Use of Patents for International Humanitarian Purposes to Address Public Health Problems (Canada's Access to Medicines Regime)
On May 14, 2004, the Jean Chrétien Pledge to Africa Act (formerly Bill C-9) received Royal Assent. This legislation amended the Patent Act and the Food and Drugs Act to provide the framework enabling Canada to respond to an August 30, 2003, decision of the General Council of the World Trade Organization (WTO).
By that decision, WTO Members, such as Canada, agreed to waive certain obligations in the WTO Agreement on Trade-Related Aspects of Intellectual Property Rights (TRIPS), which were thought to be a potential barrier to effective responses to health emergencies.
With the implementation of the Use of Patented Products for International Humanitarian Purposes Regulations, Canada became one of the first countries to permit the grant of authorizations to Canadian pharmaceutical manufacturers who wish to supply lower-cost versions of patented pharmaceutical products to countries with inadequate or no pharmaceutical manufacturing capabilities.
- Eligible importing countries
- WTO Member Country
- Non-WTO Country
Eligible importing countries
The agreement of August 30, 2003 is only between Member countries of the WTO.
In spite of this, Canada has chosen to implement the decision in a way that allows both developing and least developed non-WTO Member countries to import eligible patented pharmaceutical products.
The Canadian Parliament felt that the moral imperative of assisting the world’s least developed countries would outweigh the risk of any trade challenge that may arise as a result. These countries have been listed as eligible importers in the Act.
As for the less vulnerable non-WTO Member developing countries, they are not automatically eligible to import but can be individually added to the list following a case-by-case assessment by the Governor in Council.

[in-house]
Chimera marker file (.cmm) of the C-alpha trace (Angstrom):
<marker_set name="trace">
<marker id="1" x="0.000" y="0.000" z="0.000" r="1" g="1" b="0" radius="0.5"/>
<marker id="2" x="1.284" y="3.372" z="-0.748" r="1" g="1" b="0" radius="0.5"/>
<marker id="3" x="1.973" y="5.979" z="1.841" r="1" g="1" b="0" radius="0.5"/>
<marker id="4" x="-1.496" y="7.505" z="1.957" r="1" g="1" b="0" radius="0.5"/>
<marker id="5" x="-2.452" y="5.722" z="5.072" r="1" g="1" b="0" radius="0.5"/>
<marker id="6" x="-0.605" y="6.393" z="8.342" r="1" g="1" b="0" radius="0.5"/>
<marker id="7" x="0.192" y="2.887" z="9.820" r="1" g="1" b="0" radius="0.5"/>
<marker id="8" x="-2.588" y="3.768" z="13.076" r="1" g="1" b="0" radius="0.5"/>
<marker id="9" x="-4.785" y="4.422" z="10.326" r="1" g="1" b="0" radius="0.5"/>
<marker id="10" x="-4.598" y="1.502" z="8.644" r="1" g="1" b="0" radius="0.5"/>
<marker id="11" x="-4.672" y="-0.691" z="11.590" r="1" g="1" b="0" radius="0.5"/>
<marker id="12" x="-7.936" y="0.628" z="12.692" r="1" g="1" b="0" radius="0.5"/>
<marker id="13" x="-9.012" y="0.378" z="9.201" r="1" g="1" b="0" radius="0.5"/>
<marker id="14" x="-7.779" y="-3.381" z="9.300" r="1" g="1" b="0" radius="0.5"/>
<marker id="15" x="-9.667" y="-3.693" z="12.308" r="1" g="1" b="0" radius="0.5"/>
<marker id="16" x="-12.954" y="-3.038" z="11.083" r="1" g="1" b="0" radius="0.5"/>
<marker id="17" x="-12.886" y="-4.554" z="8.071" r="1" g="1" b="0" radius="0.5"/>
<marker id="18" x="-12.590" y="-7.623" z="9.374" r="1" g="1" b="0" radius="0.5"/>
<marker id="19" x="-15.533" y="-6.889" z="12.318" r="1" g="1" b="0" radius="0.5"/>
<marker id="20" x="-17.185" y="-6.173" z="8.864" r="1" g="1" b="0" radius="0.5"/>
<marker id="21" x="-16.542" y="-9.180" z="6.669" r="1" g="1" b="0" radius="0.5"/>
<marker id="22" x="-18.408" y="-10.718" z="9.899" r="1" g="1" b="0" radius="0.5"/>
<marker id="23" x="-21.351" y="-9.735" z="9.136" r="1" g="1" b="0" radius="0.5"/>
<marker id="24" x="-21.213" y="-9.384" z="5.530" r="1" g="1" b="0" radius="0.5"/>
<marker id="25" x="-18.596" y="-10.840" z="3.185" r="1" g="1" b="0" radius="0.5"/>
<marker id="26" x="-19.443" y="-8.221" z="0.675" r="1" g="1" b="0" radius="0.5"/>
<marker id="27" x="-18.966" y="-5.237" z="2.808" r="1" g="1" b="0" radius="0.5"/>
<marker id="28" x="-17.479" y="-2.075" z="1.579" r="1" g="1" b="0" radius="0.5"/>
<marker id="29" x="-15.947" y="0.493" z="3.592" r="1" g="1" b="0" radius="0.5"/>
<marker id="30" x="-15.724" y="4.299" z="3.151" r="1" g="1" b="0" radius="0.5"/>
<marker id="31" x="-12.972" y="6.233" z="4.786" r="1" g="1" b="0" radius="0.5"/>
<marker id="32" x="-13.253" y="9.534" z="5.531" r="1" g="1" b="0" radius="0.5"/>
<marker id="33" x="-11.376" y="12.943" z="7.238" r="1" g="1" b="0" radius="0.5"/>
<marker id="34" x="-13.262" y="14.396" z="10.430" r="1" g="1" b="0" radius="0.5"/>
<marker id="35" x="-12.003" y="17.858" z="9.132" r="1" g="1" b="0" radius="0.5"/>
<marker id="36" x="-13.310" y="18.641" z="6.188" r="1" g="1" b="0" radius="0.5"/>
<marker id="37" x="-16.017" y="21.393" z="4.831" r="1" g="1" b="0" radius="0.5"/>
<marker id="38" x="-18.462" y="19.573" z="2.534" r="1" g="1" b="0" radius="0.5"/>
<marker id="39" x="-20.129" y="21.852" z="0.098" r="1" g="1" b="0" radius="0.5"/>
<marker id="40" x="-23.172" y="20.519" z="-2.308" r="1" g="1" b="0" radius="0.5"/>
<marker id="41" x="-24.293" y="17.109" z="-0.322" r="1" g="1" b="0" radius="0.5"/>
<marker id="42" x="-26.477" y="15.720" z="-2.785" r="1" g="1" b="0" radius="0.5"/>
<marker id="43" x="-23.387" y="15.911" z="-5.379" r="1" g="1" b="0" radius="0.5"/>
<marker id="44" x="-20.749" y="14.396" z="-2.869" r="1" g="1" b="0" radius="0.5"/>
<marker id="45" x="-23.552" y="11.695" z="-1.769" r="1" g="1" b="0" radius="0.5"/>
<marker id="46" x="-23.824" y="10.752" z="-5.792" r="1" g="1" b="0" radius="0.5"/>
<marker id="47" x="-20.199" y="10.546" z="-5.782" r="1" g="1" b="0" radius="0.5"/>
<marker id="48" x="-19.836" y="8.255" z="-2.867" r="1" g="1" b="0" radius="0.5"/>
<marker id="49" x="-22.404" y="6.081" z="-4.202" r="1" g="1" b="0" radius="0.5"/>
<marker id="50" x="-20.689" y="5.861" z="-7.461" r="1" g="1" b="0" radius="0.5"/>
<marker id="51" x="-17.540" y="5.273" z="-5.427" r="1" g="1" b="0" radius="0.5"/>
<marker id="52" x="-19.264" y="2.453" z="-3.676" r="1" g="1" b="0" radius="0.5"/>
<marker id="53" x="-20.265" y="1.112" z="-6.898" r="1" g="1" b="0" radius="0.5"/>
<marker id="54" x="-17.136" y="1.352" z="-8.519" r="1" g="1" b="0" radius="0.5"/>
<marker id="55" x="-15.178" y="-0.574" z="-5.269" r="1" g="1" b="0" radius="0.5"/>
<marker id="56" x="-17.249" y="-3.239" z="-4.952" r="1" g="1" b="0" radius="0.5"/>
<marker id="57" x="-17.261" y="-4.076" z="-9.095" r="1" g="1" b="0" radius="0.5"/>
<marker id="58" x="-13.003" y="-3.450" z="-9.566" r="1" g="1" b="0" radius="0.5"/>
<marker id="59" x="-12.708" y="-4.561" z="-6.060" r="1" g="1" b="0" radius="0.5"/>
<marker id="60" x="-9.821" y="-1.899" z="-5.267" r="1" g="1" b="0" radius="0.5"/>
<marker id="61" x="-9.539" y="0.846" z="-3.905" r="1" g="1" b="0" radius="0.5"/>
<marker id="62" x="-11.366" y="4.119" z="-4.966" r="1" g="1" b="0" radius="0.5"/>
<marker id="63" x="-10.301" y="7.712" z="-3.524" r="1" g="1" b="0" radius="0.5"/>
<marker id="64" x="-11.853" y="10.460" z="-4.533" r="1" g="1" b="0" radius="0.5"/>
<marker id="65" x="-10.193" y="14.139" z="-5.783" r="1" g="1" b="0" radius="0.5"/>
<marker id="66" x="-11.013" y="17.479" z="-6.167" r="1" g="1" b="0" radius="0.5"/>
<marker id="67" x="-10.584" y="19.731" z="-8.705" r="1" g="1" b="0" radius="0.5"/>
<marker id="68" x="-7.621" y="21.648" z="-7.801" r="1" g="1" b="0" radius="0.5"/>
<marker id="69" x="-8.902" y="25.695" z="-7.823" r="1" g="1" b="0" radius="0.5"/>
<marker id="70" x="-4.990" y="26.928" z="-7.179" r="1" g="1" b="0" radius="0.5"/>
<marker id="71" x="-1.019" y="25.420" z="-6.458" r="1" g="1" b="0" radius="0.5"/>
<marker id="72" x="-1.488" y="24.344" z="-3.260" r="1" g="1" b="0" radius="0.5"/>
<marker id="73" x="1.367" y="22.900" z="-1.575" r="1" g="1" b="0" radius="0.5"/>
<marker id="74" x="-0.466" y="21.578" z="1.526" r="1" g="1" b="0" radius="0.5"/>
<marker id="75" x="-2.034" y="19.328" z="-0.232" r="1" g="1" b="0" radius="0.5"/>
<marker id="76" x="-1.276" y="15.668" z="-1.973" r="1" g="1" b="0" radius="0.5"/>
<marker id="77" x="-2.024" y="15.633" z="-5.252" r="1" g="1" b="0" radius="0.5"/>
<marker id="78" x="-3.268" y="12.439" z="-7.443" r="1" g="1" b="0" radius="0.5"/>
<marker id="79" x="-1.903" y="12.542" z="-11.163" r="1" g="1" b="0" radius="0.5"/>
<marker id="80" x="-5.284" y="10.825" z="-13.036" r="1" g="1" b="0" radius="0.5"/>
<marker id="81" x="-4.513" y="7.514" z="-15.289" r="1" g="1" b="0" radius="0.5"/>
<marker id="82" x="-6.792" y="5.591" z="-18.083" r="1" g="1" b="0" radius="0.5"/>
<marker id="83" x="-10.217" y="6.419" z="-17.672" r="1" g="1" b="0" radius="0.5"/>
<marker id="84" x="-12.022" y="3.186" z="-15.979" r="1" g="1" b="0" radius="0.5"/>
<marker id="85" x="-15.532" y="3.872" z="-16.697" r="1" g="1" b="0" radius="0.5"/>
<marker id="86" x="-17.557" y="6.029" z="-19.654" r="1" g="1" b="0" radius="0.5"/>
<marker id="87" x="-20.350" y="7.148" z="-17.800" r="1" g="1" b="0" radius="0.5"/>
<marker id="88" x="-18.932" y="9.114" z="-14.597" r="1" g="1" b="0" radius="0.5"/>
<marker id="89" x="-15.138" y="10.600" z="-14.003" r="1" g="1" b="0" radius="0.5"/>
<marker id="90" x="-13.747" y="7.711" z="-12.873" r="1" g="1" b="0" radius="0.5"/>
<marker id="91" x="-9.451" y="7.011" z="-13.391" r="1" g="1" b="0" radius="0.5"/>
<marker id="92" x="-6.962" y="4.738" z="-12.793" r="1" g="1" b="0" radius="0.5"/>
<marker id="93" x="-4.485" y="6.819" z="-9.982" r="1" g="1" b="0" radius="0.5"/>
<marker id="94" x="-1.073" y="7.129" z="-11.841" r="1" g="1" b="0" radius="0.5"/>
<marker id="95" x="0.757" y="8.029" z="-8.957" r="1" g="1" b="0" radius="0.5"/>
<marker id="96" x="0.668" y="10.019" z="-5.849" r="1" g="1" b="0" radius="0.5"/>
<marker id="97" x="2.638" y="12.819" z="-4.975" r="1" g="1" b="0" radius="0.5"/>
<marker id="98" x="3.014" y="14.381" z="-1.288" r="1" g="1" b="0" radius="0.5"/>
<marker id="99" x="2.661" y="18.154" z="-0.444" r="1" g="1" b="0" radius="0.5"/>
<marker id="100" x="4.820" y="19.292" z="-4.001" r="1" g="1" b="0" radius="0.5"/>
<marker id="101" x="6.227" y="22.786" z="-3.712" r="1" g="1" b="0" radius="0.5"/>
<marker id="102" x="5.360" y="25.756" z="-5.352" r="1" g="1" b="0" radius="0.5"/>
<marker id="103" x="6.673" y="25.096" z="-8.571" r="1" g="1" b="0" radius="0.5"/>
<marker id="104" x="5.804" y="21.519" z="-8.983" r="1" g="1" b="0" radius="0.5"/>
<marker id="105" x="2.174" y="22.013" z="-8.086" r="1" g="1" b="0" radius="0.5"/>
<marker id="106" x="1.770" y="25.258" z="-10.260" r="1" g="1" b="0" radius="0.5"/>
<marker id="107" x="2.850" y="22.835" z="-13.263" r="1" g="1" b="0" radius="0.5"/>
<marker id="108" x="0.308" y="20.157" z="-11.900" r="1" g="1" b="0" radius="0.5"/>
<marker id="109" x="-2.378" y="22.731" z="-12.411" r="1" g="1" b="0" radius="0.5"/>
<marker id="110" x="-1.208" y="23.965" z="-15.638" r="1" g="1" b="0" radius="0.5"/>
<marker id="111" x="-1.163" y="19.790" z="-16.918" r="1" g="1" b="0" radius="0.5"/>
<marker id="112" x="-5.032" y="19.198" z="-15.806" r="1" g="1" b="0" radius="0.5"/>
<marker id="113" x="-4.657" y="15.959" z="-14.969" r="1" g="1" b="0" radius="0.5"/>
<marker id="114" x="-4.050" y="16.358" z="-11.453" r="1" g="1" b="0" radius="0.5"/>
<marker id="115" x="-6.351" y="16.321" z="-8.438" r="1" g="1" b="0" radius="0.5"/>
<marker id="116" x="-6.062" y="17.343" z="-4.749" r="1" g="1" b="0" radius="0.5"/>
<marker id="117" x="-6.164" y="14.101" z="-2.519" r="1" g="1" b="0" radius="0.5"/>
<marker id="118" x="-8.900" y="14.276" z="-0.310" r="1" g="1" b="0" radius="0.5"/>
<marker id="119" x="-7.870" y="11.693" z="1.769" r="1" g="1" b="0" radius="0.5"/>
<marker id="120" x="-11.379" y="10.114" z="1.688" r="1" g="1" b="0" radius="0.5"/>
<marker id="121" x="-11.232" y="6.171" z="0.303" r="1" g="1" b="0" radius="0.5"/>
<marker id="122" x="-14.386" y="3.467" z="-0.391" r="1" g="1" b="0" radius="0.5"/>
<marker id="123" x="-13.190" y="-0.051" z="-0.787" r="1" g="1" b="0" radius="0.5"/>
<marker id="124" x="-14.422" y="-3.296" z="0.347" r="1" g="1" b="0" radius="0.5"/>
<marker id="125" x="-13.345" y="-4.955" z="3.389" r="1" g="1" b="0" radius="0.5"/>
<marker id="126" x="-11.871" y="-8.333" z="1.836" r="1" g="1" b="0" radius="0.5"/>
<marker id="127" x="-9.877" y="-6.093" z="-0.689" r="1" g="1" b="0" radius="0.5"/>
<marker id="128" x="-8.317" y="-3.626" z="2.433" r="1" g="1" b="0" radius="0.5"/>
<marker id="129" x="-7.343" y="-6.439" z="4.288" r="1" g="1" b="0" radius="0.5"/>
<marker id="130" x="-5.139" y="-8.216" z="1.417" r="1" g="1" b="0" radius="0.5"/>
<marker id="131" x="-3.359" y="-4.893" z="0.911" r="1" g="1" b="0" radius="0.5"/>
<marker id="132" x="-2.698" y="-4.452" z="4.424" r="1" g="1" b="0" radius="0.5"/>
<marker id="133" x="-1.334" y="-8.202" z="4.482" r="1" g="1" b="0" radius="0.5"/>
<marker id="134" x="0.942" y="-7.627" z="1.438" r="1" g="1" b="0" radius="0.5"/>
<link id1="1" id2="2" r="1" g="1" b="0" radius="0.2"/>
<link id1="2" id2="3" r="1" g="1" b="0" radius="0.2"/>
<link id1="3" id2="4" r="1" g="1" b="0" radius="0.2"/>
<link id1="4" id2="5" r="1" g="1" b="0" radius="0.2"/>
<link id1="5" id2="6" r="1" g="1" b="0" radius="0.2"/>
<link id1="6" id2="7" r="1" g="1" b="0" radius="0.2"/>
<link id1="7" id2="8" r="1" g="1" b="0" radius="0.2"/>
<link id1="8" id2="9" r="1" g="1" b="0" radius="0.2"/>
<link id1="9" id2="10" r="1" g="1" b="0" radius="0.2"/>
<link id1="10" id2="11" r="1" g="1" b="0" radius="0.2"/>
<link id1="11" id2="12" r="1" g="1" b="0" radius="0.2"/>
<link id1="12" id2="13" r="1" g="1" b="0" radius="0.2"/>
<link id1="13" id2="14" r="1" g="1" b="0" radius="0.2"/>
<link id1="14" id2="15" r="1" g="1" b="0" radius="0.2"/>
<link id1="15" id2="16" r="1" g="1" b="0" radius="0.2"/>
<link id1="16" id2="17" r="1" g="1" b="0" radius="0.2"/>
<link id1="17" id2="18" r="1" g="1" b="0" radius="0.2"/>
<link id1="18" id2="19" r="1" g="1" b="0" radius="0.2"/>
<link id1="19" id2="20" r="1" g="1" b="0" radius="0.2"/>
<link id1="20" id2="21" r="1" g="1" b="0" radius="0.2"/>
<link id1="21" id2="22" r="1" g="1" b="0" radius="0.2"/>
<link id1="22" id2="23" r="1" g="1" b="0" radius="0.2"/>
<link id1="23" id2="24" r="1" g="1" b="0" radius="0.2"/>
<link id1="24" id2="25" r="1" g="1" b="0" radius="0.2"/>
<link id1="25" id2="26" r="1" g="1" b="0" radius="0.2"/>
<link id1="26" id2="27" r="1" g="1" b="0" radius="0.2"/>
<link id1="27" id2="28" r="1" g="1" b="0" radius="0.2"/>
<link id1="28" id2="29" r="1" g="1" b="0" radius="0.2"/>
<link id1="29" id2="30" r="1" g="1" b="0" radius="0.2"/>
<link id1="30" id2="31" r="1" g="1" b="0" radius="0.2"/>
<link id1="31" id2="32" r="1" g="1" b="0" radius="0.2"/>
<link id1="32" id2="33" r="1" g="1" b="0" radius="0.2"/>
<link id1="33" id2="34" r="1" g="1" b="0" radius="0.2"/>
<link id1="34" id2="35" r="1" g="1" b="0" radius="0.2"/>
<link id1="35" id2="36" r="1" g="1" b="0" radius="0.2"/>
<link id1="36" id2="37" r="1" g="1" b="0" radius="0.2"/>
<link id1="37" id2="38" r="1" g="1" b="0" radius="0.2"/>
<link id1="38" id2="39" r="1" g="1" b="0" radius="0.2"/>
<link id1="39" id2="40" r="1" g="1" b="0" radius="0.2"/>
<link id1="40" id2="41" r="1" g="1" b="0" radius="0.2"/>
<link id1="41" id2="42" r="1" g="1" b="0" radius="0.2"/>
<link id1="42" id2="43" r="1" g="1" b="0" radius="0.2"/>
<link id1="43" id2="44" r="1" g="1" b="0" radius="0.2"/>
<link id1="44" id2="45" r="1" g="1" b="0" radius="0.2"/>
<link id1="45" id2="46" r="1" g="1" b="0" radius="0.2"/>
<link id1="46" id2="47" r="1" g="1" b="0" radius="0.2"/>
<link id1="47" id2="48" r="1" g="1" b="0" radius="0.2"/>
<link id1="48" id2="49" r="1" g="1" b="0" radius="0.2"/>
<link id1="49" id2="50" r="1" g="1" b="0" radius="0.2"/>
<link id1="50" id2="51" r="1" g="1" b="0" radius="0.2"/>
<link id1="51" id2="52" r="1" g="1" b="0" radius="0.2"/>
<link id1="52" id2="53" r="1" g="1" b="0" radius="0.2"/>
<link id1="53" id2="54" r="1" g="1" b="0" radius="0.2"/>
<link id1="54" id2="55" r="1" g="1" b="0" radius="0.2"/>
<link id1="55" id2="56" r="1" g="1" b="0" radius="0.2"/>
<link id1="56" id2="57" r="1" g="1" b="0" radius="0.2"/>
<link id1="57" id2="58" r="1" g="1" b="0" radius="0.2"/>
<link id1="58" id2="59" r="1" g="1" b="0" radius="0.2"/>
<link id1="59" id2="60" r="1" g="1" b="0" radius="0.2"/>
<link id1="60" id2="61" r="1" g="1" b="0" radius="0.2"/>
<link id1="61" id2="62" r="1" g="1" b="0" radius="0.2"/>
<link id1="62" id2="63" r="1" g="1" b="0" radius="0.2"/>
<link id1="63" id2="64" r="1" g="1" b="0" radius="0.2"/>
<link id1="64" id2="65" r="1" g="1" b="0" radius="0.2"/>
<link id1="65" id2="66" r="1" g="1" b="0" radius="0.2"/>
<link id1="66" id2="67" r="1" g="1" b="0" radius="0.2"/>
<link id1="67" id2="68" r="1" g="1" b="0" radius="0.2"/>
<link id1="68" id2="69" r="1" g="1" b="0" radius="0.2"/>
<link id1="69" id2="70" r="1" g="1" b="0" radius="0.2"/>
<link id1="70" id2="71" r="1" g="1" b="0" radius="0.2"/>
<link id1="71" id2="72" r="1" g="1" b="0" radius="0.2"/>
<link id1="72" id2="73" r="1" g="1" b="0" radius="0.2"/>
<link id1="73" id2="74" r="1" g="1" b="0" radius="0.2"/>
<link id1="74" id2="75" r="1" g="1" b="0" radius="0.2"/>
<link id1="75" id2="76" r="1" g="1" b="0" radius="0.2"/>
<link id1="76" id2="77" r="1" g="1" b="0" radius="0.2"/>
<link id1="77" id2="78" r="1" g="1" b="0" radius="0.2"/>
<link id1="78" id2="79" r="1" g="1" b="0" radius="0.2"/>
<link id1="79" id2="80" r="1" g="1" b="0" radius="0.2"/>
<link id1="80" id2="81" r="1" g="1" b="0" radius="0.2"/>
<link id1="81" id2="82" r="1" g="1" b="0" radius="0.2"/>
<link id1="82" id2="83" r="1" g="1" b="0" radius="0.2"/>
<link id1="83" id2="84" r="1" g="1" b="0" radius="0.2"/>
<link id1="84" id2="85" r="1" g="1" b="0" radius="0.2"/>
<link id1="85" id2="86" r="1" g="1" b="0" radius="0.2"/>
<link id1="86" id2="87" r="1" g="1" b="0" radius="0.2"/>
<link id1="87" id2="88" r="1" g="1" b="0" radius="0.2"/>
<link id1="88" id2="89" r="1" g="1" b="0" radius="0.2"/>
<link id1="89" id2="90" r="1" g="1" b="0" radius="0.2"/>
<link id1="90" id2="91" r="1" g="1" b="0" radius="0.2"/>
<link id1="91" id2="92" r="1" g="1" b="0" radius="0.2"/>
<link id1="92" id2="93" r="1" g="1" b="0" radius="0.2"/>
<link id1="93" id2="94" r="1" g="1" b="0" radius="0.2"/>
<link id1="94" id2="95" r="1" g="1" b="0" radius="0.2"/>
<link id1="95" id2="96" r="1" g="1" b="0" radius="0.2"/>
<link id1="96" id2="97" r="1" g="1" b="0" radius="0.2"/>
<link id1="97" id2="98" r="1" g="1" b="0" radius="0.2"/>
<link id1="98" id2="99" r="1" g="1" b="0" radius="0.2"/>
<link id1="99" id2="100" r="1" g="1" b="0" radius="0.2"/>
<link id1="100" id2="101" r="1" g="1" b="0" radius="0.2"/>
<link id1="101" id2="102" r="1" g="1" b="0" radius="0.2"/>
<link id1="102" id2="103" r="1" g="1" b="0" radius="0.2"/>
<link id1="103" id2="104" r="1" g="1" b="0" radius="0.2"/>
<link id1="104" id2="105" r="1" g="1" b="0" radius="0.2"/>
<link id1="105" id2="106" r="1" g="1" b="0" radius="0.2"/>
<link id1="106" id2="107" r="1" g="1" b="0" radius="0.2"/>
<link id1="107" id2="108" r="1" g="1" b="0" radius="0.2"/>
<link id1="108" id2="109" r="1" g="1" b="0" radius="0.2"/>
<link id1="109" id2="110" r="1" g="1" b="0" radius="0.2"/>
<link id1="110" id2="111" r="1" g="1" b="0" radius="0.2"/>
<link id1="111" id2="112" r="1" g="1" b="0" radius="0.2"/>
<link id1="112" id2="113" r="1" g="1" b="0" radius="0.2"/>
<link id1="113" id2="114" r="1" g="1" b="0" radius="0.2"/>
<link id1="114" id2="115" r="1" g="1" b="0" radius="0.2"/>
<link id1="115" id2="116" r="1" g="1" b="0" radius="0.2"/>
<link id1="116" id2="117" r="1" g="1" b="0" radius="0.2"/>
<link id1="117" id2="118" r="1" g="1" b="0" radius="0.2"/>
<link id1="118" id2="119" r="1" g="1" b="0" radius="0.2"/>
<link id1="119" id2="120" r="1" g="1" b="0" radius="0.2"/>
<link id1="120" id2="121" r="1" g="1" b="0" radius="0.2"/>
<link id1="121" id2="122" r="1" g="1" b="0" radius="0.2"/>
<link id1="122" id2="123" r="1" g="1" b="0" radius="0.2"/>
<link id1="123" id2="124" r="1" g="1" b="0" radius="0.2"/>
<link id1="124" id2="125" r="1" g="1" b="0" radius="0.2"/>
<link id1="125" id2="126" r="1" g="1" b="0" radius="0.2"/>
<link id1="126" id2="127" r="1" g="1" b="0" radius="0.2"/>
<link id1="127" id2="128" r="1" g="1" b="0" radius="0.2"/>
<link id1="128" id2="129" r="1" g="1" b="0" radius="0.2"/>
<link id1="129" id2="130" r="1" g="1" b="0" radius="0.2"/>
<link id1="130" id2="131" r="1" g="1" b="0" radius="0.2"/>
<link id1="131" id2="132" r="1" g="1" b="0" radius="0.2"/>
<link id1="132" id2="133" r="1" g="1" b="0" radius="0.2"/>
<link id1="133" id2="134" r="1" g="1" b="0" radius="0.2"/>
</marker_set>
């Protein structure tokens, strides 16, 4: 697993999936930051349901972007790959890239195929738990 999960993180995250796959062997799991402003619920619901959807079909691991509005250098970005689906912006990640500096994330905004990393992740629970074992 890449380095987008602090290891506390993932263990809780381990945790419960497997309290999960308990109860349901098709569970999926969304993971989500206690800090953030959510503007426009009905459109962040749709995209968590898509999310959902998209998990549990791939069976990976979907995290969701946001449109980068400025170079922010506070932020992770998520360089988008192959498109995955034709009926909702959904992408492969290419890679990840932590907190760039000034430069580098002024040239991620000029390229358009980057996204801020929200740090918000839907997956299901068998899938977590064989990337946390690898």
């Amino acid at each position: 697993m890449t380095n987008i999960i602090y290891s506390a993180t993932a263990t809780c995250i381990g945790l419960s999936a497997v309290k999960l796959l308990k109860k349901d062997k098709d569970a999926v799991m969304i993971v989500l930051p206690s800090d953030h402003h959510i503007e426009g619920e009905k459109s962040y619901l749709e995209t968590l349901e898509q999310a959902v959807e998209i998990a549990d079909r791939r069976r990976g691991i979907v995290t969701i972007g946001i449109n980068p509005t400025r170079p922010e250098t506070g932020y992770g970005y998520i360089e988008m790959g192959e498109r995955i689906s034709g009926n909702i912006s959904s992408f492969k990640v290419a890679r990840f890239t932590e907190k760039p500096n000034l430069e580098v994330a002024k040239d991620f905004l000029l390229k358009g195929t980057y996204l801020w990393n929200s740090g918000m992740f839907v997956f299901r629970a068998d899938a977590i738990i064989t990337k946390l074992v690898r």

WTO Member Country
A WTO Member Country must notify the WTO of the name and the quantity of the required product and, if a domestic patent protects the product, indicate the Member's intention to grant authorization to use the invention pertaining to the product in question. This notification will be posted on a dedicated area of the WTO Web site.
Unless the importing Member is a least developed country, the notice must also contain a declaration by that Member that it has no or insufficient capacity to manufacture the required product.
Consideration by Canada for any non-WTO country seeking to import pharmaceutical products under the regime requireswritten notice to the Government of Canada through diplomatic channels and is conditional upon agreement to specific criteria:
- Least developed country (LDC) : The government would be required to formally state that it will not import licenced products for commercial purposes, and that it will adopt measures consistent with the August 30th decision to prevent re-exportation of pharmaceutical products to other countries.
- Developing country : In addition to the above LDC requirements, developing countries must also qualify for official development assistance according to the Organisation for Economic Co-operation and Development (OECD). The country must also formally state that it is experiencing substantially the same conditions under which developing country WTO Members on Schedule 4 may import licenced pharmaceutical products (e.g., urgent circumstances and insufficient manufacturing capacity).